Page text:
Work is underway preparing the mounting system for the colossal squid in its display tank.
Unless the squid is supported by acrylic mounts it will remain a collapsed heap on the bottom of the tank – not very appealling!
To display it in as realistic pose as possible a series of supports will be manufactured to splay the tentacles out so the beak can be seen, and to expand the mantle from its collapsed position.
The squid will be slightly angled to one side in the tank, so it will be possible to see the eye and even the funnel, which is on the under side of the mantle. lighting inside the tank will illuminate the specimen from the sides – eliminating any glare or reflection from the surface of the preservative.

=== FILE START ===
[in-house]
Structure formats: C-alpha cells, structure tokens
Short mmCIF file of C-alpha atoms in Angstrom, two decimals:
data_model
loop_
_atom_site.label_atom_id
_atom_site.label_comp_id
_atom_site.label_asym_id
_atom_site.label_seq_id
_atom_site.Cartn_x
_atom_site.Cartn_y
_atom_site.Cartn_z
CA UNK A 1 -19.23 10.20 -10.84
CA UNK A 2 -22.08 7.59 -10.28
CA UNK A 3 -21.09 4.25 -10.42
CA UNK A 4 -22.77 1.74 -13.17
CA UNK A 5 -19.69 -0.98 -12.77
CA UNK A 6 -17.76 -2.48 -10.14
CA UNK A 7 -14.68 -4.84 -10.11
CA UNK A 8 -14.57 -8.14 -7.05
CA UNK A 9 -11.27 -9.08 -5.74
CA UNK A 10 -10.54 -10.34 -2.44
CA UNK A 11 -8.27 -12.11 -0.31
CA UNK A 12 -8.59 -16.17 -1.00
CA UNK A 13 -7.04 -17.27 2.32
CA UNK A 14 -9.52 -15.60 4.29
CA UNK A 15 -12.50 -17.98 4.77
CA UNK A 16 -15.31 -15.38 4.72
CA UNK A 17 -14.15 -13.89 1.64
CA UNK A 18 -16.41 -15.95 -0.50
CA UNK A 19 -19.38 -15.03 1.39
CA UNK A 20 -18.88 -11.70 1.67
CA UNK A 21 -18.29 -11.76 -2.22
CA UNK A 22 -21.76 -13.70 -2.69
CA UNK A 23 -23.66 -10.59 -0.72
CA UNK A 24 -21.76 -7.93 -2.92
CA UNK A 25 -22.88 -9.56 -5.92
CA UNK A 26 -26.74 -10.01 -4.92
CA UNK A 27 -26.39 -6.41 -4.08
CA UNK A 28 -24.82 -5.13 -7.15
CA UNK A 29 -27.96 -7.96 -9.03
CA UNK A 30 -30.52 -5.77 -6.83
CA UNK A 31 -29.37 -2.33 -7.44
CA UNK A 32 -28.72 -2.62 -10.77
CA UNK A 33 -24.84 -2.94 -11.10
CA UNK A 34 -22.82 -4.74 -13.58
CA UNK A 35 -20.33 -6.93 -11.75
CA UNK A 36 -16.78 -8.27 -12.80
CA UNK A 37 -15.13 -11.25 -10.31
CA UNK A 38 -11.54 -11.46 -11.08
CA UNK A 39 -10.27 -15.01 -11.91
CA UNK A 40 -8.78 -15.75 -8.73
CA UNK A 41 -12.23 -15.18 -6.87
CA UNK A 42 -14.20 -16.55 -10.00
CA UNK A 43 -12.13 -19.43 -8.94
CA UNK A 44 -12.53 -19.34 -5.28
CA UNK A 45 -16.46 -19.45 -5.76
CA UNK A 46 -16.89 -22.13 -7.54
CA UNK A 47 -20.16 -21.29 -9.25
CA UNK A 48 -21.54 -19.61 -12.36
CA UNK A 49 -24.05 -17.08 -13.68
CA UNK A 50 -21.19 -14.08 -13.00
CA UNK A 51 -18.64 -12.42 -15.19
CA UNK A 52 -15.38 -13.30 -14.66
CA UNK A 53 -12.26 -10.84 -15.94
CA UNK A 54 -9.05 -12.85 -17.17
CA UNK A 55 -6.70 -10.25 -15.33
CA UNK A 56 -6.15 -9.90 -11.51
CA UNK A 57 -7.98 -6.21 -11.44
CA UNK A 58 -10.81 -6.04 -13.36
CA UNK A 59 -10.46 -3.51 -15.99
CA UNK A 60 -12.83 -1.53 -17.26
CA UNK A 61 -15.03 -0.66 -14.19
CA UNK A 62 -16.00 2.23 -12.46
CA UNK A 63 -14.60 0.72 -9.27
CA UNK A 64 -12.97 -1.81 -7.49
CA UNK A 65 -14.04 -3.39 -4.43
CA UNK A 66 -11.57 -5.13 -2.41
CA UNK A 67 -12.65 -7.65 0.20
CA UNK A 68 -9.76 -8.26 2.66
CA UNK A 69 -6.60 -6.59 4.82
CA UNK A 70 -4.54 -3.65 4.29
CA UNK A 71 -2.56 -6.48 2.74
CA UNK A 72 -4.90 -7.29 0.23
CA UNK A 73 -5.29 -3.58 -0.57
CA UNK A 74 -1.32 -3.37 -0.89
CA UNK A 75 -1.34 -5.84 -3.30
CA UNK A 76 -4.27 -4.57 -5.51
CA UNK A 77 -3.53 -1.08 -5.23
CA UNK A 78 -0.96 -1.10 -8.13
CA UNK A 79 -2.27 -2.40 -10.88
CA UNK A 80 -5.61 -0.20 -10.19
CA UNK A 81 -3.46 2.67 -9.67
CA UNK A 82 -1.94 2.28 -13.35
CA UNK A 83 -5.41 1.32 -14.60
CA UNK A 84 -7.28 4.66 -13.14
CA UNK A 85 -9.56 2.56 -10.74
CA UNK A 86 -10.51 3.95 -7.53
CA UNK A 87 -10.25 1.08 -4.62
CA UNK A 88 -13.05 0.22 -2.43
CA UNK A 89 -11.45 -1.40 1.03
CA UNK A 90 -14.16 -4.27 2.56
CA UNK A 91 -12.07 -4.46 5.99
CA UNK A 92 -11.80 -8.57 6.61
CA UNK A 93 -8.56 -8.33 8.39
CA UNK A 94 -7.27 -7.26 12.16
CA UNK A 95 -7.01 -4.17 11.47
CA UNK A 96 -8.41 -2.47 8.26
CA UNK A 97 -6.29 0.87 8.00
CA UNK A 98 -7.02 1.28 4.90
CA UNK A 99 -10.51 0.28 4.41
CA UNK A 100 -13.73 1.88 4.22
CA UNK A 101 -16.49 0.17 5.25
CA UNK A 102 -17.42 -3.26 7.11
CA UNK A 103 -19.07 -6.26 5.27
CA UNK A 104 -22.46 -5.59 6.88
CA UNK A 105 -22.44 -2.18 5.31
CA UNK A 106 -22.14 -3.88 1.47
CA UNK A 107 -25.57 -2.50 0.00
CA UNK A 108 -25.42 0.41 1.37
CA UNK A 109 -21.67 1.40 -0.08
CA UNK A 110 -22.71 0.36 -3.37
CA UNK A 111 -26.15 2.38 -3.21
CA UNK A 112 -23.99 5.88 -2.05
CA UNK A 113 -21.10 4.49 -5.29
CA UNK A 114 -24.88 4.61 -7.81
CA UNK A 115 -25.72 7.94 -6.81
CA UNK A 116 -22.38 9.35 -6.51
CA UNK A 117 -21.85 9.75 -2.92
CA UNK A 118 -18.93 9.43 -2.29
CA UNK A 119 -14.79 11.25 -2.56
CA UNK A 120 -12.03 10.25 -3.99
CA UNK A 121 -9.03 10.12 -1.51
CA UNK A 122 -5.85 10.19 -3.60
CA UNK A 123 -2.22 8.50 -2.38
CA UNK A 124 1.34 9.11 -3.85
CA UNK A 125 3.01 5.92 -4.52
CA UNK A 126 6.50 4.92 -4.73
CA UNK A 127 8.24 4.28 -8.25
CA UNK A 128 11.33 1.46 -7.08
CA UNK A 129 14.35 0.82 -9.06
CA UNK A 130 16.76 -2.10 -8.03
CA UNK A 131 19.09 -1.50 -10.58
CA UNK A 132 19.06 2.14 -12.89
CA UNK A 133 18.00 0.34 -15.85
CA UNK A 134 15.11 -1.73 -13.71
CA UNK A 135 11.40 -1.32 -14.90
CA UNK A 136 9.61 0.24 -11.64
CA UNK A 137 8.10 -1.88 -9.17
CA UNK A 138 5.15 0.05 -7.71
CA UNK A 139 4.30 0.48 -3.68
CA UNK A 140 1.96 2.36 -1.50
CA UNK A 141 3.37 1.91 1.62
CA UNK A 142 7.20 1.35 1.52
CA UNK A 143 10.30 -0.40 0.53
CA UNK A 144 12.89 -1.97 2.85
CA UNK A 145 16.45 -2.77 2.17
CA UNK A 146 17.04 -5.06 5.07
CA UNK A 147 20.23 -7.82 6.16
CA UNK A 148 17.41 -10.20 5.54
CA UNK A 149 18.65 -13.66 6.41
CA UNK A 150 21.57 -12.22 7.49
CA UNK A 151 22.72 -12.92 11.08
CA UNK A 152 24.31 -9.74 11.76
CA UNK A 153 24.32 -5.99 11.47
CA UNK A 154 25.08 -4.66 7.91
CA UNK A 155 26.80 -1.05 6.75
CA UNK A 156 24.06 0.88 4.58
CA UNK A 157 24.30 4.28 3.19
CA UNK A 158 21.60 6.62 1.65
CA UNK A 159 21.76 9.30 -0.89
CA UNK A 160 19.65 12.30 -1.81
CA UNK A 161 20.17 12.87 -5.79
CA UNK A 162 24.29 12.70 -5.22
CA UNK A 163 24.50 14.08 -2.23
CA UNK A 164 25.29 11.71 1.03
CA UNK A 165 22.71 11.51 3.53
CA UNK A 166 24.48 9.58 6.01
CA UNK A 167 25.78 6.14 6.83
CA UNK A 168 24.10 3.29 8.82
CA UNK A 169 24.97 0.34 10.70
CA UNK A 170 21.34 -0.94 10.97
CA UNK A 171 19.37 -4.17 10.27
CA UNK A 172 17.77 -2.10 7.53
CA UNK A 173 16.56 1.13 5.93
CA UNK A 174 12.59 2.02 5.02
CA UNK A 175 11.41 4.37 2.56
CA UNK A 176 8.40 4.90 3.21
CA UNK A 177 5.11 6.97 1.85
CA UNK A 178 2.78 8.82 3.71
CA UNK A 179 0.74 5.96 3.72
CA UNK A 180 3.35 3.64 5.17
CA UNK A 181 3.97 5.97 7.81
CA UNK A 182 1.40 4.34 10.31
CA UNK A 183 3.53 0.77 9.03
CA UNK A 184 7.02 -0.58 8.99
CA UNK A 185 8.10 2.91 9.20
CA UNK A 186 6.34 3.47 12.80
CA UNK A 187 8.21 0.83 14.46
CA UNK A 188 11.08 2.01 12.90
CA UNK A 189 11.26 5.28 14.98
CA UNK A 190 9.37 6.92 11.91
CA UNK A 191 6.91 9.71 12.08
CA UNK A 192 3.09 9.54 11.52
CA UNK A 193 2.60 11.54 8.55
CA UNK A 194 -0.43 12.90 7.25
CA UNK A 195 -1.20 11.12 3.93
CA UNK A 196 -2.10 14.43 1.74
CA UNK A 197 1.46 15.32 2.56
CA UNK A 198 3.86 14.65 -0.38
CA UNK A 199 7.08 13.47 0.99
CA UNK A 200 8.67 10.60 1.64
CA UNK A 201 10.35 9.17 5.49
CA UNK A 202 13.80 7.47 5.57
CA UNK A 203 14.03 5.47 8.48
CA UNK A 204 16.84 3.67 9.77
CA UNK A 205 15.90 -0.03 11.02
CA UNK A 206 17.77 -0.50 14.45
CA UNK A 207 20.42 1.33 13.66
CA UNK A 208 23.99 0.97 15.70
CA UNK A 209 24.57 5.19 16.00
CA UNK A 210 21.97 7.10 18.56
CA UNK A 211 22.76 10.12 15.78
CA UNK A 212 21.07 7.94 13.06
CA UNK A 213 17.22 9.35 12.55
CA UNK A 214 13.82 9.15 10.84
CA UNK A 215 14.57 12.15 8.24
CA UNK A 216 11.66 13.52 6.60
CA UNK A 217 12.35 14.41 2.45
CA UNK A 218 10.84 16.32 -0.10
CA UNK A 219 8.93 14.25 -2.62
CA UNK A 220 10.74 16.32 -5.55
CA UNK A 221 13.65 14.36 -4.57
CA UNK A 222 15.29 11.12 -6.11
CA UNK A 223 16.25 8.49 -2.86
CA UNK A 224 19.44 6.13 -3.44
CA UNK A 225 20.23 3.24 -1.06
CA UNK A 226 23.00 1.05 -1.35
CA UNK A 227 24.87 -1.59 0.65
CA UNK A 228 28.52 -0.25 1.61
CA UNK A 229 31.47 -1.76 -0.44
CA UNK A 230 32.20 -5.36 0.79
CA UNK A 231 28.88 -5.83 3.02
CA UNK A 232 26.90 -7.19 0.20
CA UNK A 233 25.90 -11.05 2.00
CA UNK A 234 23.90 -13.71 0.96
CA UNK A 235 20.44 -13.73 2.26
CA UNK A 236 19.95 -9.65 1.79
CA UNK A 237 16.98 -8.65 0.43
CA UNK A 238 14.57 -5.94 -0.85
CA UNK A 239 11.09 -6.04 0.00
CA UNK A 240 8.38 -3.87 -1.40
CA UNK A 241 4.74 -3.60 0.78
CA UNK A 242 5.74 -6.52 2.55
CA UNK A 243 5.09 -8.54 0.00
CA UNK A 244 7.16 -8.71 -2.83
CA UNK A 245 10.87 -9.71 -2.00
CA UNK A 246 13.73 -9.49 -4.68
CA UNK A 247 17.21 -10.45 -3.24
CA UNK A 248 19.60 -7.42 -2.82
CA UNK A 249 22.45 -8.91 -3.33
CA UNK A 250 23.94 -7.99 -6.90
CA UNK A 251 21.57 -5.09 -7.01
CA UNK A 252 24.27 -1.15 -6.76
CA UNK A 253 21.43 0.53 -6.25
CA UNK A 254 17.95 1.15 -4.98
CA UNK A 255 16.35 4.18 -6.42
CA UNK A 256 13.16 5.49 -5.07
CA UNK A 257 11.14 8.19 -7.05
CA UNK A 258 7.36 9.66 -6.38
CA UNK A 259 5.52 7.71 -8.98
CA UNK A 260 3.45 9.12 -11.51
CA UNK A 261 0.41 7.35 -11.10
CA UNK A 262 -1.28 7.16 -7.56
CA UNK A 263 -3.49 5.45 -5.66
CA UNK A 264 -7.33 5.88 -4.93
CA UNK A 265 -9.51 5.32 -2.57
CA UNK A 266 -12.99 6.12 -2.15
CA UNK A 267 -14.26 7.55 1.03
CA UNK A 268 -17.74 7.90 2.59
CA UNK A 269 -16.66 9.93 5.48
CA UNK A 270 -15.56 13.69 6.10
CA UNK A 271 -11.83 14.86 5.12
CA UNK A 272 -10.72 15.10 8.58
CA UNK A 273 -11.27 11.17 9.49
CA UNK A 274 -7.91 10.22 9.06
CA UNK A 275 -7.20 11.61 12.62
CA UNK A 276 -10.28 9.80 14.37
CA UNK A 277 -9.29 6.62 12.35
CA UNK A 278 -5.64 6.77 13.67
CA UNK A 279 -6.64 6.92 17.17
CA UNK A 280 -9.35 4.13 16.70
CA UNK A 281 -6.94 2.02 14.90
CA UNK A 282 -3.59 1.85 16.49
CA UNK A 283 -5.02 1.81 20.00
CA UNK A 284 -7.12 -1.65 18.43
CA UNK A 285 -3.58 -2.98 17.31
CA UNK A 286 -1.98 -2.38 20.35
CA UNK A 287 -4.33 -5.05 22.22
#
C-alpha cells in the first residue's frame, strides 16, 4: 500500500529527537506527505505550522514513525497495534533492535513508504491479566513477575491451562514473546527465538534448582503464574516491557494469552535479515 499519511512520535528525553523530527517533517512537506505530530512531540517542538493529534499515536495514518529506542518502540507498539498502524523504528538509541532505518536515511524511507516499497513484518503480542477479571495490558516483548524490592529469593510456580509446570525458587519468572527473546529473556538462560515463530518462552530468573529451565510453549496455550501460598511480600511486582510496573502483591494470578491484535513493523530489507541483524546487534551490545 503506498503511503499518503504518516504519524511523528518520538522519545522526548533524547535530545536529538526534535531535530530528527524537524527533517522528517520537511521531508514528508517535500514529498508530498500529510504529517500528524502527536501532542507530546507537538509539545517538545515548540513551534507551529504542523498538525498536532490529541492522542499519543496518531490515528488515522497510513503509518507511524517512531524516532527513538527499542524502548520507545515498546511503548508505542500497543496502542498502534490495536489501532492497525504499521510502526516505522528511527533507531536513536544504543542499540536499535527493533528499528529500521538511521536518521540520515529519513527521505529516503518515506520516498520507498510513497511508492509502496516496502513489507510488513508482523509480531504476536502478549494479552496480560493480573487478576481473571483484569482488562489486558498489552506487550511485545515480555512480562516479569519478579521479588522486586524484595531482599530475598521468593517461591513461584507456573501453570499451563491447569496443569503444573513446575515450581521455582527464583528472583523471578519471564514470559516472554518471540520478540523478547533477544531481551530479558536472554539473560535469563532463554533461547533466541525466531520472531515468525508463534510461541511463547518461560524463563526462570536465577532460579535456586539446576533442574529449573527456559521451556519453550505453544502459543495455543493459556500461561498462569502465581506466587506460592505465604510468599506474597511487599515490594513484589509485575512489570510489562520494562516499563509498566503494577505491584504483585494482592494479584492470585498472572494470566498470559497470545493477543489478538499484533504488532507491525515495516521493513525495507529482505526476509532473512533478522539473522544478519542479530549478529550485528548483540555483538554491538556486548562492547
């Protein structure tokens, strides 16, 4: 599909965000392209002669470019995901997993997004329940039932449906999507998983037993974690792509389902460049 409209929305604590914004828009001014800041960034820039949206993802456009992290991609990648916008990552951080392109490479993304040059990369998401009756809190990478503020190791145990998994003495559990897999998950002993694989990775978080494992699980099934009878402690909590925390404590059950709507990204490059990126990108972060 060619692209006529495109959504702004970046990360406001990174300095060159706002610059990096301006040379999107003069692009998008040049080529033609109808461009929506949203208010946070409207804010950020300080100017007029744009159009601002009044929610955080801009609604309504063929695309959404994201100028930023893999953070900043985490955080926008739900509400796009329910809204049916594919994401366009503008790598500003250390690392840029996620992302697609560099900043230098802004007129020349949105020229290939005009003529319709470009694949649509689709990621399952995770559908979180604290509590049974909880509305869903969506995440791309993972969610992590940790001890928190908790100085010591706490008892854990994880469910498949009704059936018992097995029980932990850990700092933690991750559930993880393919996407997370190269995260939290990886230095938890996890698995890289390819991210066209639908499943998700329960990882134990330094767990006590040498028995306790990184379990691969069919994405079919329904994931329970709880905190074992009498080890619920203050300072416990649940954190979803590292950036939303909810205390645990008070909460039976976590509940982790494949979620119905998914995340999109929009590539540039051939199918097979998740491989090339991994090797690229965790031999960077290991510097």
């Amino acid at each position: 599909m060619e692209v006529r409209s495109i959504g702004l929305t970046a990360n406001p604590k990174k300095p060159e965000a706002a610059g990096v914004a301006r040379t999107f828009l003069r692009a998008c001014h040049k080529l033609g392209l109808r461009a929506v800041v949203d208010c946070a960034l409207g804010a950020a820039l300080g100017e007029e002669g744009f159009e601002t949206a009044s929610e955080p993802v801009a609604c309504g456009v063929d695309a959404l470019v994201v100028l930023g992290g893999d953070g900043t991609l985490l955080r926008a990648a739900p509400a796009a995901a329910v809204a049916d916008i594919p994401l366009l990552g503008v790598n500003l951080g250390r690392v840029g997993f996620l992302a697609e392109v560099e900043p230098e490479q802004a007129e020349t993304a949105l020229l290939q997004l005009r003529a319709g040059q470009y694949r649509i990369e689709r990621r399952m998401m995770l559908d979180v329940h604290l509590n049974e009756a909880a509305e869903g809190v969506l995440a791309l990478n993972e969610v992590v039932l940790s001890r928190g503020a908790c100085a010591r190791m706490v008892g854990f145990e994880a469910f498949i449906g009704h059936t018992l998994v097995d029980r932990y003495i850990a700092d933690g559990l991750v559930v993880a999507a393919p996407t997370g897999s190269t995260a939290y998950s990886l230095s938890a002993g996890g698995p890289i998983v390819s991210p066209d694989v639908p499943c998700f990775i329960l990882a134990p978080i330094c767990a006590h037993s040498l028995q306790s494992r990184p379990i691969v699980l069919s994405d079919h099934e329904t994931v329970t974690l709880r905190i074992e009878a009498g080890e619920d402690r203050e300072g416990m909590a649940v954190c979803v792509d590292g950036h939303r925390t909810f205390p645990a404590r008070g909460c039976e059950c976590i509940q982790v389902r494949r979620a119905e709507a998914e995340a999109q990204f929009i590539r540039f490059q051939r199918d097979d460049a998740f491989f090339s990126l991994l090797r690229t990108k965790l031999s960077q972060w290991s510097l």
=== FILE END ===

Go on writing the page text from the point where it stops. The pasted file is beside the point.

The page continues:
Te Papa conservators Mark Kent and Robert Clendon have to work with the specimen partially supported by the liquid preservative. The arms are held in the desired position using plastic food wrap while they prepare the template. The template will then be used to cut the final acrylic mount. Once the templates are completed and the mounts made, the specimen will be moved to the museum building at Cable Street and mounted properly, before the lid is placed on the tank it is filled with the preservative solution.
The fluid has discoloured slightly (but not as much as we thought it would)- we think some pigment has leached from the skin. Some of the “discoloration” you see in the image is just the reflection of the colour in the room – if you look closely at the submerged arms it is much clearer. All of the fluid will be drained before the specimen is moved during the gallery refurbishment next month, and replaced with a fresh solution for the opening in December.
Nice job boys. The fluid looks a bit yellow to me, is there a plan to replace it?